Today, we take a look at the more premium of the two Galaxy Note 10 devices – The Galaxy Note 10+ sports everything you’ll probably need in a productivity machine, an immersive screen, a powerful 7nm processor, an S-Pen with enhanced features, and more.
|Display||6.8″ Dynamic AMOLED Infinity-O, 3040 x 1440|
|Rear Camera||16MP Ultra Wide (f/2.2, 123°)|
|12MP Wide (f/1.5/f/2.4, 77°)|
|12MP Telephoto (f/2.1)|
|Front Camera||10MP (f/2.2, 80°)|
|Battery||3,500mAh with 45W Fast Charging|
|S-Pen Battery||Up to 10 Hours Stanby|
|Night Mode (Front and Rear)|
|Live Focus Video|
|Super Steady Video|
|AI-Powered Game Booster|
|Wireless Power Share|
Look and Feel: As Premium as it Gets
Straight up, the Galaxy Note 10+ is a strikingly elegant and beautiful looking device. The build quality in particular feels very sturdy. The weight is just right for its size, and one handed operation wasn’t too hard.
As for button placement, you get everything on the left side, and nothing on the right. Oddly, the phone uses a Hybrid SIM tray, which can be found at the top. There’s no headphone jack here, so you either go wireless, use a Type-C headset, or use a dongle.
As for the display, the Note 10+ has a 6.8-inch Dynamic AMOLED Infinity-O screen with WQHD+ resolution. (I know, that’s a mouthful). So yes, you combine that many pixels with punchy colors, and you get a display that’s oozing with liveliness and detail.
Unfortunately, we were using an engineering sample, so benchmarking it wouldn’t make a lot of sense. If anything, Samsung has confirmed that both the Note 10 and Note 10+ are running on the 7nm Exynos 9825, which delivers better performance while being more efficient than before. Combine that with the Note 10+’s 12GB of RAM, and you get a monster of a multi-tasker.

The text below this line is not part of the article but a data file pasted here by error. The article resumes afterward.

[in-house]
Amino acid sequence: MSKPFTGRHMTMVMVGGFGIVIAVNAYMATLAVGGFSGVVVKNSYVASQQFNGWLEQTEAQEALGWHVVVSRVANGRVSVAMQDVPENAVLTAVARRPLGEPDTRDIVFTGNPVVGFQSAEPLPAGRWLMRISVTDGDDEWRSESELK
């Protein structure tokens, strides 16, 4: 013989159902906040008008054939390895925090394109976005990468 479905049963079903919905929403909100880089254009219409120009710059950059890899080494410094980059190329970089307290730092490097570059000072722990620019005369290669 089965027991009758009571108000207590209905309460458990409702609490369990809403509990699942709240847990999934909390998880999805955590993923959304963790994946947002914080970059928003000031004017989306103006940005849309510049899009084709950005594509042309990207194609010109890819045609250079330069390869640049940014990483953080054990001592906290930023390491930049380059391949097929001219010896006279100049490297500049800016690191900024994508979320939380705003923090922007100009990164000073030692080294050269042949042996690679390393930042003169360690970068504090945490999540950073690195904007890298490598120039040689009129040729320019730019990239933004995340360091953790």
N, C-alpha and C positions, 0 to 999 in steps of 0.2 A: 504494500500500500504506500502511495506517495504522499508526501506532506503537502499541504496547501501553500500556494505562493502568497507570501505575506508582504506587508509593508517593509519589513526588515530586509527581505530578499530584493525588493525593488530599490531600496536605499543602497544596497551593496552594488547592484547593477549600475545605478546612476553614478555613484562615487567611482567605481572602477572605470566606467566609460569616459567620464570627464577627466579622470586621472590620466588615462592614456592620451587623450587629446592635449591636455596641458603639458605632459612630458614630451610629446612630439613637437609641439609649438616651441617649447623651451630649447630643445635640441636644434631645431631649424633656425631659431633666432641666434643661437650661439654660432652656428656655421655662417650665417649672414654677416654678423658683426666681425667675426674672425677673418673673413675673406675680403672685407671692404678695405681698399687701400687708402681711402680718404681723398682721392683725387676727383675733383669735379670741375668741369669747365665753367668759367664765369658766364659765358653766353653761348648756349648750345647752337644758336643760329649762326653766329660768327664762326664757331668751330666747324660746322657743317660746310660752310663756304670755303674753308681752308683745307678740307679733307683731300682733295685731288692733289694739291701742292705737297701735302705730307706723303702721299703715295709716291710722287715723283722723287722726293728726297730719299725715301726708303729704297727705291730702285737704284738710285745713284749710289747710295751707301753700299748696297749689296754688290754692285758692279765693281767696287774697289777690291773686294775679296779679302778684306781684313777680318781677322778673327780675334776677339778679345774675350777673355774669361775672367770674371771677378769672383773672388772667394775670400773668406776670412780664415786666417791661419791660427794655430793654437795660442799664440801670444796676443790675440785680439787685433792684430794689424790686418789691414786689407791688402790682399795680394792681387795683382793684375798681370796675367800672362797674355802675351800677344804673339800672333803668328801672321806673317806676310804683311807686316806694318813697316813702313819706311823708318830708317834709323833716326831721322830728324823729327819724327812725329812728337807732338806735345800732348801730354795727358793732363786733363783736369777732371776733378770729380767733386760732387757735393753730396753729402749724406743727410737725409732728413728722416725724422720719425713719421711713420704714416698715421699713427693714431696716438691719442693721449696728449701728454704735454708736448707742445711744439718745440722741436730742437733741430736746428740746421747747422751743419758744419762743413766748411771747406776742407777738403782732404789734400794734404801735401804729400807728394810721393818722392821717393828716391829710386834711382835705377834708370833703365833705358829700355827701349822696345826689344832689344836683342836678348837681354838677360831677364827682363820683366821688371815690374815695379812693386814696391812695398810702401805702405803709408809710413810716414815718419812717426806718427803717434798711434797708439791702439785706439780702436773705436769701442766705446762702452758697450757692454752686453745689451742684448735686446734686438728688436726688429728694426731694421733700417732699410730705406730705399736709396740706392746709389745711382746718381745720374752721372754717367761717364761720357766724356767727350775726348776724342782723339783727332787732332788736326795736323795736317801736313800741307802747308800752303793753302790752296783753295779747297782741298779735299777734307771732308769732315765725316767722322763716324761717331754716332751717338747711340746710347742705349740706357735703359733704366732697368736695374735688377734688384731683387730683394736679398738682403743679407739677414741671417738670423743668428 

While not thoroughly discussed, the Note 10+ sports a vapor cooling system to sustain optimal performance during resource-heavy tasks. It even has an AI-assisted Game Booster and PlayGalaxy Link for streaming PC games to the phone. Both of which we’d love to try on our full review.
Note: The following images are taken using a pre-production unit, and may not directly reflect the end-production experience of the the devices that will be commercially available.
The Note 10+’s ultra-wide angle camera does add a great amount of coverage to your shots. It also adds slight distortion on the sides, which in an artsy way could be good, but otherwise, not.
The main camera is able to capture a good amount of detail with decent sharpness and color accuracy. It does however need just a bit of work on detecting which areas to blur and not. Speaking of which, the depth of field effect looks clean and refined.
Selfies aren’t as impressive when doing point and shoot, especially for artificial lighting. Fortunately, there’s Night mode for the front shooter, which makes quite the difference in quality.
There’s still a lot to test here, such as Live Focus Video, Zoom-in Mic, and Steady Video. In any case, we’re hoping that the issues we encountered, while relatively minor will get fixed in the retail unit.
Well, there are a ton of new features here, and while we still have a lot to explore, we had a chance to try out the improved Samsung Notes, which can now convert your jotted down notes using the S-Pen to digital text, which can then be edited and shared quickly. I’d say it’s recognition isn’t the most accurate, yet, but then again, we’re not using a retail unit, so there might be some improvements between now and when it goes on sale.
The S-Pen now supports six Air Actions, which is basically a set of gestures you can use with the S-Pen away from the phone. With these gestures, you can perform certain actions in-app, such as changing the Camera mode, switching between the front and rear cameras, and even adjusting the zoom level. It does work, but could sometimes be clunky.
So far, so good. We enjoyed the bit of time we had with the Samsung Galaxy Note 10+, it’s beautiful, responsive, fast, fluid, and feature-packed. It’s not perfect of course, as there are some minor hiccups, such as in recognizing gestures, and the quality of selfies could use some improvement.
Overall though, this is shaping up to be a fantastic device, one that’s a worthy successor to the Note line, delivering unmatched options for productivity, creativity and entertainment. Do watch out for our full review.
Emman has been writing technical and feature articles since 2010. Prior to this, he became one of the instructors at Asia Pacific College in 2008, and eventually landed a job as Business Analyst and Technical Writer at Integrated Open Source Solutions for almost 3 years.